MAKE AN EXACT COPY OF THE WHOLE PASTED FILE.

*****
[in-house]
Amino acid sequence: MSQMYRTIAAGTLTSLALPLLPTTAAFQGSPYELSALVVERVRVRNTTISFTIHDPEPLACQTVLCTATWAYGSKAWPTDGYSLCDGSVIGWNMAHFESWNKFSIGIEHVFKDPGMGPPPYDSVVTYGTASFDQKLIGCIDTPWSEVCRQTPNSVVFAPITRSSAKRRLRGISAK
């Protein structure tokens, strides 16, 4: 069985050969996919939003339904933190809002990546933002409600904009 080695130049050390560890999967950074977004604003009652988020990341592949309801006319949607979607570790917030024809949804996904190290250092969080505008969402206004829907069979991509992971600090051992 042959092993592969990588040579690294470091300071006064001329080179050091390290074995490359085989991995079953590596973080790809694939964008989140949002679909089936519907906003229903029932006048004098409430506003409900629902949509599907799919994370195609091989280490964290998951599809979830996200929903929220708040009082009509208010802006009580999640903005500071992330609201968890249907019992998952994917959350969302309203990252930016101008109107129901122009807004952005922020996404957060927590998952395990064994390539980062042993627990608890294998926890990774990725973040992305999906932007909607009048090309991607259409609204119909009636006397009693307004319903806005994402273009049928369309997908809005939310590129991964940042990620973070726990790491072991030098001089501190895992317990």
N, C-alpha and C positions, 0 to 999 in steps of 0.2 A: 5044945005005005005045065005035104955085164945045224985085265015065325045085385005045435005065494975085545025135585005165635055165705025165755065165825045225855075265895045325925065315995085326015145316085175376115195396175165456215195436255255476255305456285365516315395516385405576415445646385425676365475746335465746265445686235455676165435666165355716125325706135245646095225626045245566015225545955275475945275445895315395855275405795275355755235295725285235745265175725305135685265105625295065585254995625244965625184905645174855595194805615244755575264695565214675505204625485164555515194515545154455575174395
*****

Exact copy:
[in-house]
Amino acid sequence: MSQMYRTIAAGTLTSLALPLLPTTAAFQGSPYELSALVVERVRVRNTTISFTIHDPEPLACQTVLCTATWAYGSKAWPTDGYSLCDGSVIGWNMAHFESWNKFSIGIEHVFKDPGMGPPPYDSVVTYGTASFDQKLIGCIDTPWSEVCRQTPNSVVFAPITRSSAKRRLRGISAK
């Protein structure tokens, strides 16, 4: 069985050969996919939003339904933190809002990546933002409600904009 080695130049050390560890999967950074977004604003009652988020990341592949309801006319949607979607570790917030024809949804996904190290250092969080505008969402206004829907069979991509992971600090051992 042959092993592969990588040579690294470091300071006064001329080179050091390290074995490359085989991995079953590596973080790809694939964008989140949002679909089936519907906003229903029932006048004098409430506003409900629902949509599907799919994370195609091989280490964290998951599809979830996200929903929220708040009082009509208010802006009580999640903005500071992330609201968890249907019992998952994917959350969302309203990252930016101008109107129901122009807004952005922020996404957060927590998952395990064994390539980062042993627990608890294998926890990774990725973040992305999906932007909607009048090309991607259409609204119909009636006397009693307004319903806005994402273009049928369309997908809005939310590129991964940042990620973070726990790491072991030098001089501190895992317990």
N, C-alpha and C positions, 0 to 999 in steps of 0.2 A: 5044945005005005005045065005035104955085164945045224985085265015065325045085385005045435005065494975085545025135585005165635055165705025165755065165825045225855075265895045325925065315995085326015145316085175376115195396175165456215195436255255476255305456285365516315395516385405576415445646385425676365475746335465746265445686235455676165435666165355716125325706135245646095225626045245566015225545955275475945275445895315395855275405795275355755235295725285235745265175725305135685265105625295065585254995625244965625184905645174855595194805615244755575264695565214675505204625485164555515194515545154455575174395